“Green|Blue” in the Dartington Garden Room Gallery

Dye sub prints on chiffon fabric with steel framing, approx 18.5” square
Joint exhibition in the Dartington Garden Room Gallery
30 March – 18 April

The Garden Room Gallery is a lovely space for a show, just down the hill from the main buildings on the Dartington Hall estate.

It was a first opportunity to show my new framing of “Green|Blue”. The images visualise the Environment Agency dataset on Risk of Flooding from Rivers and Sea, published in March 2015, for 21 river catchment areas around the south coast. I used the dye sublimation and hot press technique to print the images onto chiffon fabric, and engineered the hanging from eyelets, ball chain and connectors, and perforated steel strips.

Nature repeats its patterns, and each catchment is rotated to appear as a ‘tree’. The images reflect the geography of the surrounding area; the trees are spindly where there is little land at risk in Cornwall, and very solid in the low-lying parts of Somerset.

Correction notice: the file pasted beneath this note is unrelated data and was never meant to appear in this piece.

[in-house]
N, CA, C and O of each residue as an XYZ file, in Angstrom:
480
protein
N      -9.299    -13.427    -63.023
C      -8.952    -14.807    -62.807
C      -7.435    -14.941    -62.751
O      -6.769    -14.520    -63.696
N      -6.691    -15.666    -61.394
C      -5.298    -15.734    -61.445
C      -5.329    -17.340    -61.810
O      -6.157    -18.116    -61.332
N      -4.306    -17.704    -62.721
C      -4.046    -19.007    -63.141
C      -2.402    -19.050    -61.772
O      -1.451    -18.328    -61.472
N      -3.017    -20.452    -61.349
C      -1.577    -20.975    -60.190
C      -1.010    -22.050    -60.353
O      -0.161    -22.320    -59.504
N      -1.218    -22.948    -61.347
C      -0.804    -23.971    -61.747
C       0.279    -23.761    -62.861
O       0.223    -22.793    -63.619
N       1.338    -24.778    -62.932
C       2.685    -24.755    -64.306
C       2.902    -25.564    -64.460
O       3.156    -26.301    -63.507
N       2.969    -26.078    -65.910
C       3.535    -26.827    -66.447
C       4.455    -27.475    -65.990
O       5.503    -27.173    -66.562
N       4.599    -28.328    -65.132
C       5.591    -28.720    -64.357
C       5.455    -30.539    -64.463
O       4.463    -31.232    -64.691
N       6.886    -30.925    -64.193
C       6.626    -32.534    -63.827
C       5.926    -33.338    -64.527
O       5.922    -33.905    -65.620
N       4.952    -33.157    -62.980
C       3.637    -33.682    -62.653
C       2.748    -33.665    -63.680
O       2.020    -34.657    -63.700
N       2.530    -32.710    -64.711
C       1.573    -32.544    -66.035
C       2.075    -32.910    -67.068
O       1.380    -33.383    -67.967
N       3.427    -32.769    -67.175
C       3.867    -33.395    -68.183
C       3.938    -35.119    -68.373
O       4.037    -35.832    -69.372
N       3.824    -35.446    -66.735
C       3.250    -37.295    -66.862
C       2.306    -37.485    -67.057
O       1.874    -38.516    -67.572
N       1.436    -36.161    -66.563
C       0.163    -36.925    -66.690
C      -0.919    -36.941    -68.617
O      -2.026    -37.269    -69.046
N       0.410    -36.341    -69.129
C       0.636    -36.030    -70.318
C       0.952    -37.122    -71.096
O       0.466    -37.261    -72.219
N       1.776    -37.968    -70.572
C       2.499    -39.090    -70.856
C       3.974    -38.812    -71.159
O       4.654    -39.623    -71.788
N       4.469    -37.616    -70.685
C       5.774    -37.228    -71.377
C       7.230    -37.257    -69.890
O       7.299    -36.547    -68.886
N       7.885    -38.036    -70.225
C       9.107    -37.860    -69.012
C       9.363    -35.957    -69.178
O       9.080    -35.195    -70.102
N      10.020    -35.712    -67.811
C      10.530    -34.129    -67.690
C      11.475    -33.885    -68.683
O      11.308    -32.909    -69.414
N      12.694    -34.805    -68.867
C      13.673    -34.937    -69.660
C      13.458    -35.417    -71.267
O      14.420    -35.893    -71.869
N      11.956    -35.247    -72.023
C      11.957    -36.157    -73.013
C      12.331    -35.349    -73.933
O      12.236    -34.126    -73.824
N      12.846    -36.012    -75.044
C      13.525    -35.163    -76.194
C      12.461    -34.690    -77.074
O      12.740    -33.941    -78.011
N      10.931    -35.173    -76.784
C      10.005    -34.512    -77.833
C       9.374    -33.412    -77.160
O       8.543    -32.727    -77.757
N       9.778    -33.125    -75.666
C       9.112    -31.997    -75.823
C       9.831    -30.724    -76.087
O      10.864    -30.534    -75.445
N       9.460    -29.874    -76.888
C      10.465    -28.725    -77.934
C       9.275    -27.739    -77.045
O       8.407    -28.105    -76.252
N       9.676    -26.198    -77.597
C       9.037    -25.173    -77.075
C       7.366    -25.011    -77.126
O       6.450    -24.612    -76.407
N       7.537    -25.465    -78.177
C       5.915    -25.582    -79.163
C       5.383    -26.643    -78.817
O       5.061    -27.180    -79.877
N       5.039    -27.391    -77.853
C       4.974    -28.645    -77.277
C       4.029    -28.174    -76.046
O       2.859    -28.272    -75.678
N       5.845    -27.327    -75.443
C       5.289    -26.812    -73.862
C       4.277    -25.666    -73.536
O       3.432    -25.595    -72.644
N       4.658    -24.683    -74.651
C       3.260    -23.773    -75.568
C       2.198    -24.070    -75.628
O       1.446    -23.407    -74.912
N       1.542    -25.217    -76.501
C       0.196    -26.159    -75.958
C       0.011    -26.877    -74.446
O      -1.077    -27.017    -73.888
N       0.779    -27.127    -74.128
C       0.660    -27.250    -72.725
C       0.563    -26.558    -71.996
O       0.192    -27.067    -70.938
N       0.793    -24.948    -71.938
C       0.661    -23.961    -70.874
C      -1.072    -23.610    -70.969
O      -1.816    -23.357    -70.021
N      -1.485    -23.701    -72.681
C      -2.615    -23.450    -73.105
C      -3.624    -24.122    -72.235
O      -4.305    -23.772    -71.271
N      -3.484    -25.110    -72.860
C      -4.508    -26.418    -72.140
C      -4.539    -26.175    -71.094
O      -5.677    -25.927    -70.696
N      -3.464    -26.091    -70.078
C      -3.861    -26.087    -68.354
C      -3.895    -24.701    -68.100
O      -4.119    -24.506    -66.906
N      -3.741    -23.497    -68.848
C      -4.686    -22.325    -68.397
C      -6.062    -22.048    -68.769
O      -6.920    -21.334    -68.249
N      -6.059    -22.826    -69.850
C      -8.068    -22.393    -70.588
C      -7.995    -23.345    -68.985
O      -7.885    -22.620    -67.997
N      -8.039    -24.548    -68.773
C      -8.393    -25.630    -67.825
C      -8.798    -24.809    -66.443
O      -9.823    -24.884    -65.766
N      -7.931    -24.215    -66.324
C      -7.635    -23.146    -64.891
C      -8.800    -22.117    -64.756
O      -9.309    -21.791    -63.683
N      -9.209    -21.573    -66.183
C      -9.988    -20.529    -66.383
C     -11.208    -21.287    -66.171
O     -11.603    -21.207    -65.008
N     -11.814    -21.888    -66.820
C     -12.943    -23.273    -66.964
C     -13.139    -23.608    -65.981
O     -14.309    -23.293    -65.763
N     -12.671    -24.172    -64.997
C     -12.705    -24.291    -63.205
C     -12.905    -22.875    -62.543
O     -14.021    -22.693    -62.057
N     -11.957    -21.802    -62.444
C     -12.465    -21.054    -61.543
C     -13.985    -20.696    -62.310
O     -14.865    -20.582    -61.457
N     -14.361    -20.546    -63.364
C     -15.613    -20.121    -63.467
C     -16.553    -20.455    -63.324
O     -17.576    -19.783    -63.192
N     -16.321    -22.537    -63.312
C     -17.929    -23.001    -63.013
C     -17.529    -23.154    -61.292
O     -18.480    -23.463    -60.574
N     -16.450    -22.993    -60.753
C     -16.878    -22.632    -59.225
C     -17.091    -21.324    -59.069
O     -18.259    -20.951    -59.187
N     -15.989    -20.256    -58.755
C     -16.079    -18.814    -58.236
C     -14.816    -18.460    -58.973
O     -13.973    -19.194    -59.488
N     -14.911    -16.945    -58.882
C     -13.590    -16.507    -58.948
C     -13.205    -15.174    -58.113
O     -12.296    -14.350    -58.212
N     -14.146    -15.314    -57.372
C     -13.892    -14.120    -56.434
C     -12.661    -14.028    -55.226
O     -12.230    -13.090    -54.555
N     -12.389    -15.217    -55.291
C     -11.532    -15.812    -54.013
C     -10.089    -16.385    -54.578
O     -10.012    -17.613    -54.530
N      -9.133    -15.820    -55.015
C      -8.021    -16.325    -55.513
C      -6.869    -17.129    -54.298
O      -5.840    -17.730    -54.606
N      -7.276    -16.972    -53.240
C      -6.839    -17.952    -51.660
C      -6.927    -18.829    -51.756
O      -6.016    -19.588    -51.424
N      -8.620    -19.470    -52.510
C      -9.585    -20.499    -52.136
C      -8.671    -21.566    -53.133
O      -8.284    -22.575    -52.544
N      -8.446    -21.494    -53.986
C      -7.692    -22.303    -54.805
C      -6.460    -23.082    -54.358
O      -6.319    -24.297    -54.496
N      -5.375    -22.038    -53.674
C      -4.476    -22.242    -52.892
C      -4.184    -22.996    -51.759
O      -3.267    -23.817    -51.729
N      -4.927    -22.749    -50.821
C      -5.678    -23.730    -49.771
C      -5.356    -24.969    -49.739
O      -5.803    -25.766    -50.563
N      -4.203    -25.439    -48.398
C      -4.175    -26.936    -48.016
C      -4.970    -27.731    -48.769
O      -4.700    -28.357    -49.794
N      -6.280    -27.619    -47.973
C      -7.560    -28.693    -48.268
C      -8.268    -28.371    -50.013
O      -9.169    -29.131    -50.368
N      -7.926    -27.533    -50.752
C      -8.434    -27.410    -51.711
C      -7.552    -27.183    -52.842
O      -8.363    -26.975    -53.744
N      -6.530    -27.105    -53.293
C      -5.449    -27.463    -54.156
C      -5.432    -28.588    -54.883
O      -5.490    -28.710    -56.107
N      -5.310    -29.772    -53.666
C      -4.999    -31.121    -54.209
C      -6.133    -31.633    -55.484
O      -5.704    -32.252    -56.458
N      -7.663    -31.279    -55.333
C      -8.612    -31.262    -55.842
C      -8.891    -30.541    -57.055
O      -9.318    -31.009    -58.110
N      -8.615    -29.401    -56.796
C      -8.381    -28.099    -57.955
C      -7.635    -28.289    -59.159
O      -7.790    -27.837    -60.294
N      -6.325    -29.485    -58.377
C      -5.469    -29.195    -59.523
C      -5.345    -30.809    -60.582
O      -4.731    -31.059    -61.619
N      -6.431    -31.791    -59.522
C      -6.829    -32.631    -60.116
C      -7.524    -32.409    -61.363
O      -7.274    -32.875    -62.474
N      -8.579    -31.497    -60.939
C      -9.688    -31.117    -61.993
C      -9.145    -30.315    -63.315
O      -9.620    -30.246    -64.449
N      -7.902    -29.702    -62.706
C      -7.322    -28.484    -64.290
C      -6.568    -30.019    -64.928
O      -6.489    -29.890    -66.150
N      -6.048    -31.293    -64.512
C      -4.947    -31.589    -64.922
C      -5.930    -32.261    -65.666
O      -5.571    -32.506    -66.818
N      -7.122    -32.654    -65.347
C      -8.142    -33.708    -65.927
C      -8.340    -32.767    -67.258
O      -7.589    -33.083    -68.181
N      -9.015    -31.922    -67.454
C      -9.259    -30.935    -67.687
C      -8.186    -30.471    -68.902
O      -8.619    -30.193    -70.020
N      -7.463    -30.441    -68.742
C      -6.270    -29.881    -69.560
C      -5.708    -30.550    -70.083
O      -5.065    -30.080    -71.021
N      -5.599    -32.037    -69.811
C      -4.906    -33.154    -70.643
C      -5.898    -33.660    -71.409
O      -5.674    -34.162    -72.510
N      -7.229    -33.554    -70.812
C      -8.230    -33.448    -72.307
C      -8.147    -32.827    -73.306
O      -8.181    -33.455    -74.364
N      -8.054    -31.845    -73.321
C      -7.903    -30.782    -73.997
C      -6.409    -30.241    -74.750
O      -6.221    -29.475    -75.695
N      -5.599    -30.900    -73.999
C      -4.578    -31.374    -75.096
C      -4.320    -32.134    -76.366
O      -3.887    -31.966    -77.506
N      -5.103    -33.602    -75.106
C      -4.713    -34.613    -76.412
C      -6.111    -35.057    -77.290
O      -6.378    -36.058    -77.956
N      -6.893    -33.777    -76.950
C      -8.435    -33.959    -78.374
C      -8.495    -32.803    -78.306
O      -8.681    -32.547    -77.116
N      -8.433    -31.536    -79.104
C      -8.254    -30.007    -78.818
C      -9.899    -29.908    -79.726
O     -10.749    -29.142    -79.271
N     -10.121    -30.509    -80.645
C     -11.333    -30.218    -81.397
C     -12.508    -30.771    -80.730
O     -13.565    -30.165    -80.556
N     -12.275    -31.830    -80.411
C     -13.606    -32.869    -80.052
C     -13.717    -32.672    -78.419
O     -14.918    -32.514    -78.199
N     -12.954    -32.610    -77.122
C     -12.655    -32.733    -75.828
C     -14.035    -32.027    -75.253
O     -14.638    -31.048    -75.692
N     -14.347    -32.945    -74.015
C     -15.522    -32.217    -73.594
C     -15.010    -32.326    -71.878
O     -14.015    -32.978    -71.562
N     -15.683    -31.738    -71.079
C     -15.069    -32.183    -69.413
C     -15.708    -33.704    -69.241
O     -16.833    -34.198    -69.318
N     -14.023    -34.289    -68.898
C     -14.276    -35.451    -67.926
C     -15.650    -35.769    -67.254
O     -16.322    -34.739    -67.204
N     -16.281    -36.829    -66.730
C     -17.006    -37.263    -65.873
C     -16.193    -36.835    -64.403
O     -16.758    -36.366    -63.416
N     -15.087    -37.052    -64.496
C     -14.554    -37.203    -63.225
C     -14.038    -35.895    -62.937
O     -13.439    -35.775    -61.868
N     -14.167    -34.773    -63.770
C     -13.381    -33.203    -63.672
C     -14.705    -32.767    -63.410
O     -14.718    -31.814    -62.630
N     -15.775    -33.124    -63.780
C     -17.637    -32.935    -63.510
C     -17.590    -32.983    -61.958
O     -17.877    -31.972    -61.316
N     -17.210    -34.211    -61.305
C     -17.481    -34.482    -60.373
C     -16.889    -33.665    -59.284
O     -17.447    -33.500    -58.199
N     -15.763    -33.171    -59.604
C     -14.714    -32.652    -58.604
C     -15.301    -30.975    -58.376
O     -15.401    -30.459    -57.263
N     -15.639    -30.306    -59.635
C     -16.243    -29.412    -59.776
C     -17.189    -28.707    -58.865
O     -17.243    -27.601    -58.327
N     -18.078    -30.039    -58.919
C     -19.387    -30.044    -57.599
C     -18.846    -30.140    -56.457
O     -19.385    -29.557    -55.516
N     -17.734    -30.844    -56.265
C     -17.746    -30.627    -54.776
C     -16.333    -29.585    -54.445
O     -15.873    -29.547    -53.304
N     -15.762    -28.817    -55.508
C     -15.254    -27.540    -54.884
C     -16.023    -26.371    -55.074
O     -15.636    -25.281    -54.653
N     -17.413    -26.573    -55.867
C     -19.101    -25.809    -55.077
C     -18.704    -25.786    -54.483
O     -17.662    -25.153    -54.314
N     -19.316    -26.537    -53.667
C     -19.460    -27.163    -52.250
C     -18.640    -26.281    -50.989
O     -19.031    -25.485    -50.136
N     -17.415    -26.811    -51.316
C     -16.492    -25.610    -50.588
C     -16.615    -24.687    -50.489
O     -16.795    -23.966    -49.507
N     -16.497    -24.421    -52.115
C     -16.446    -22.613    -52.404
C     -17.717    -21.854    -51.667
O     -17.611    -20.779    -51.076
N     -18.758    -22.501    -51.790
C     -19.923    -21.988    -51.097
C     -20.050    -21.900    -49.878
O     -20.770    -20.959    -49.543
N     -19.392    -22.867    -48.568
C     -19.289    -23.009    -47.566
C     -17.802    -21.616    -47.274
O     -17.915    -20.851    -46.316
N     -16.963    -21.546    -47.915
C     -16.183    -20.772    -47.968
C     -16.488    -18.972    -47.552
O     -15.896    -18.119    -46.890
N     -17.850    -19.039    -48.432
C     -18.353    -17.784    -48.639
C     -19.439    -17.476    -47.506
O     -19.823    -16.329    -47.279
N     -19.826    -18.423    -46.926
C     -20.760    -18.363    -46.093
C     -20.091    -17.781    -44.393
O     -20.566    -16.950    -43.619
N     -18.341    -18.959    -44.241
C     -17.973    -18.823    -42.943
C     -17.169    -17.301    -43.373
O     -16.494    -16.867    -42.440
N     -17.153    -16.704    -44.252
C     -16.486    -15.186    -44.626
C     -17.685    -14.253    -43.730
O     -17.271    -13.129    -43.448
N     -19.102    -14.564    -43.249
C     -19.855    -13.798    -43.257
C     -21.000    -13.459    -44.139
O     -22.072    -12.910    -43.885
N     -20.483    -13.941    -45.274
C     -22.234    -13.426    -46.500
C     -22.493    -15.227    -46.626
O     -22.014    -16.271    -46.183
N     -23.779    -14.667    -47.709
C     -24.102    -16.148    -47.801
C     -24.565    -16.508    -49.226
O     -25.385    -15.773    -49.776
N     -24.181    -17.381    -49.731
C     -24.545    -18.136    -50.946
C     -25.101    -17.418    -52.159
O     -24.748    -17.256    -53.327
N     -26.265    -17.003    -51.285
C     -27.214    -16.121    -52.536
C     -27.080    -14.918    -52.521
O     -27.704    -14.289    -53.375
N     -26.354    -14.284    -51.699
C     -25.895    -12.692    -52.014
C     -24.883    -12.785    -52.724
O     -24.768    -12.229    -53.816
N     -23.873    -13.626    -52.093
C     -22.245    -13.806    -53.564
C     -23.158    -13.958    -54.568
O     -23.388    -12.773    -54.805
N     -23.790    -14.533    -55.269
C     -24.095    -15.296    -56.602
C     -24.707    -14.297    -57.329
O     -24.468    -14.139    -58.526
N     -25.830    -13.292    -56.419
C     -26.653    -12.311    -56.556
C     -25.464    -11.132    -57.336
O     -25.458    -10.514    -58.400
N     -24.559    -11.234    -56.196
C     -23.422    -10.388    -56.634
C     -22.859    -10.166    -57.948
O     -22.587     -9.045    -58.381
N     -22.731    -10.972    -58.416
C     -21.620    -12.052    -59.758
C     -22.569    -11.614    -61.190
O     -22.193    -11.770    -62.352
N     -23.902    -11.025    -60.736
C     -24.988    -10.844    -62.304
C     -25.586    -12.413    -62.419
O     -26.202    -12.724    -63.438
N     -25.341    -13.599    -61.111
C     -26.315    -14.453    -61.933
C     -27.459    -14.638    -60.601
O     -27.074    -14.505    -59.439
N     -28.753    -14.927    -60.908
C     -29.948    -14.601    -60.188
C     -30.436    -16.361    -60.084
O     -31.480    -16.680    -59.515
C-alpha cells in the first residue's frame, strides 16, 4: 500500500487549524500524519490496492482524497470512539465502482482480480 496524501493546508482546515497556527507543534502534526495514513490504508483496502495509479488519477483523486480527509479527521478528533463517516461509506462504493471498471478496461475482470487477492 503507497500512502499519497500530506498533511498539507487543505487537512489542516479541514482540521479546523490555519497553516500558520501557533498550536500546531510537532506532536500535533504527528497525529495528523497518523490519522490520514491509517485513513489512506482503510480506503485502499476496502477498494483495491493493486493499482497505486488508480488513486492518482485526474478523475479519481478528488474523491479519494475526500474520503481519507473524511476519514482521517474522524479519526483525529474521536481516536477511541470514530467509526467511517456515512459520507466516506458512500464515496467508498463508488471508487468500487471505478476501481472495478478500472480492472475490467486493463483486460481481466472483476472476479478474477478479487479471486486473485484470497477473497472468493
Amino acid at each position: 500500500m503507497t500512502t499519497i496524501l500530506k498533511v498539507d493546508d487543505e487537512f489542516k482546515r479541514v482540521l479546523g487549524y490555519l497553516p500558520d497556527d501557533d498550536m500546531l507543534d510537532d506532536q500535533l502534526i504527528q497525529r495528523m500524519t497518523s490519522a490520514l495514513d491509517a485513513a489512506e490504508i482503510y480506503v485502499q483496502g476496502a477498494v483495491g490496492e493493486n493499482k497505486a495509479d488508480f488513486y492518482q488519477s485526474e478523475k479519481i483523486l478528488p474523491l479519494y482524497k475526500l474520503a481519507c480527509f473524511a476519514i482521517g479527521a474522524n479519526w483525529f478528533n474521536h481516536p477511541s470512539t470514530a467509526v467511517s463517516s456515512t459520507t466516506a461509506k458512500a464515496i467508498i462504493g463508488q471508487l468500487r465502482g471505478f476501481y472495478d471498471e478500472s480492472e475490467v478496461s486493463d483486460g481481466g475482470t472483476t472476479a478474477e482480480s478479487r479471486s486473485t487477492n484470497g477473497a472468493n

What seems to be the most solid and robust is in reality the most fragile and vulnerable. “Green|Blue” is about changing the perspective, looking slant, and embracing a new understanding and humility. When we pour concrete and steel into flood defences and build on flood plains, instead of respecting natural processes, we create flood risk. The work provokes reflection on juxtapositions of map-reality, nature-engineering, and beauty-threat.

It was also an opportunity, almost as an afterthought, to hang my new “Drop Slow Tears” mobile – the eight catchments in Devon laser engraved onto acryclic tear drops. I have to say I was very happy with how it has turned out.

It was a joy to show my work alongside that of Liz McGowan, an environmental artist from Norfolk. And I want to extend a big thank you to Richard Povall for curating the space, helping with hanging, and organising the private viewing.